I'm mad that more generals didn't resign in protest because they didn't like the political decision that the elected president made.

 

You know, the decision that has been the biggest foreign policy embarrassment in modern American history? That got more Americans killed in one day than in the past several years combined.

 

Or are you aware of any flag officers who were advocating for a complete pull out?

Edited by Lord Ratner
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Now that the Afghanistan is over, does anybody think the 2001 and 2003 AUMFs will be repealed? AUMF reform is desperately needed so Congress can actually take some responsibility and actually vote for committing US forces to conflicts rather than abdicating all of the responsibility onto the Executive. Something that I learned from the below podcast was that the 1991 AUMF is technically still in effect and was used in part as the legal basis for committing forces to OIR in 2014.

The Lawfare Podcast: AUMF Reform After Afghanistan - Lawfare (lawfareblog.com)

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Blinken getting absolutely destroyed by both Dems and Reps at the House Foreign Affairs Committee hearing on Afghanistan.
Brutal.
 

Found it particular interesting when he threw the military in front of the bus when asked directly, “who authorized closing Bagram prior to the evacuation?”


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Now that the Afghanistan is over, does anybody think the 2001 and 2003 AUMFs will be repealed? AUMF reform is desperately needed so Congress can actually take some responsibility and actually vote for committing US forces to conflicts rather than abdicating all of the responsibility onto the Executive. Something that I learned from the below podcast was that the 1991 AUMF is technically still in effect and was used in part as the legal basis for committing forces to OIR in 2014.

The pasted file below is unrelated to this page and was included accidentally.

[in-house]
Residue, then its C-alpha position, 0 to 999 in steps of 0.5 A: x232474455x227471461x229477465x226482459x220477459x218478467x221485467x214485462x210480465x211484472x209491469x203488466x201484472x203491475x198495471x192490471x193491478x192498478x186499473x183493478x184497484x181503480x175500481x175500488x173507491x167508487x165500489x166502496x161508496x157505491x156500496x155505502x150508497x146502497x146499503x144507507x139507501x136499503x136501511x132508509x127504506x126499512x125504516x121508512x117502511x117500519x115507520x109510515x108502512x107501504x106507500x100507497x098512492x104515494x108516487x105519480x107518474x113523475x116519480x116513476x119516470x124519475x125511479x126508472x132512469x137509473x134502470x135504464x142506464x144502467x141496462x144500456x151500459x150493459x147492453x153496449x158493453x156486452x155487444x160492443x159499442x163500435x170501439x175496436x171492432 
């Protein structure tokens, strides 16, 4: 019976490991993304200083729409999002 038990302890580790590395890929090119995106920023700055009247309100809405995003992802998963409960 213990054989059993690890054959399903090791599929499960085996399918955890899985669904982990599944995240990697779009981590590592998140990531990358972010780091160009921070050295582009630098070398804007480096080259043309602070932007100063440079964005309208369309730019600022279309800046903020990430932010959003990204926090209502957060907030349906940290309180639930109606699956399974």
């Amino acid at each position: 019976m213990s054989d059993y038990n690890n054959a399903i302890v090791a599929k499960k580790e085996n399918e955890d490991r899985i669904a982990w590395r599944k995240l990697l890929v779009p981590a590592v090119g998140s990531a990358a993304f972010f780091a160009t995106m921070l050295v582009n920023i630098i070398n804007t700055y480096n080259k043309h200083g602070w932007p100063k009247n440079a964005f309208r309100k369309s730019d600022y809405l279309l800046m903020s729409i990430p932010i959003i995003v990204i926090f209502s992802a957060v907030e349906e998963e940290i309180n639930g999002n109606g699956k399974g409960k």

The Lawfare Podcast: AUMF Reform After Afghanistan - Lawfare (lawfareblog.com)

So long as the Congress is democratically aligned with a sitting Dem president no. And I’d argue the same would be true the other way around.

Funny I remember all sorts of loud urgency on the need to collapse the expanded Presidential powers once Trump used the act to take out Solemani. Wonder where that emphasis went…


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23 minutes ago, Breckey said:

Now that the Afghanistan is over, does anybody think the 2001 and 2003 AUMFs will be repealed? AUMF reform is desperately needed so Congress can actually take some responsibility and actually vote for committing US forces to conflicts rather than abdicating all of the responsibility onto the Executive. Something that I learned from the below podcast was that the 1991 AUMF is technically still in effect and was used in part as the legal basis for committing forces to OIR in 2014.

The Lawfare Podcast: AUMF Reform After Afghanistan - Lawfare (lawfareblog.com)

They absolutely should be repealed or at the very least renewed but they won't be.  Right now Congress gets to have their cake and eat it too.  They can argue either for or against the use of military force without having to actually go on record to vote for or against sending their constituents and said constituents' sons and daughters to war.  A good majority of them rail against federal overreach and the expanding powers of the Executive branch but are unwilling to put their money where their mouth is when it comes to voting to go to war.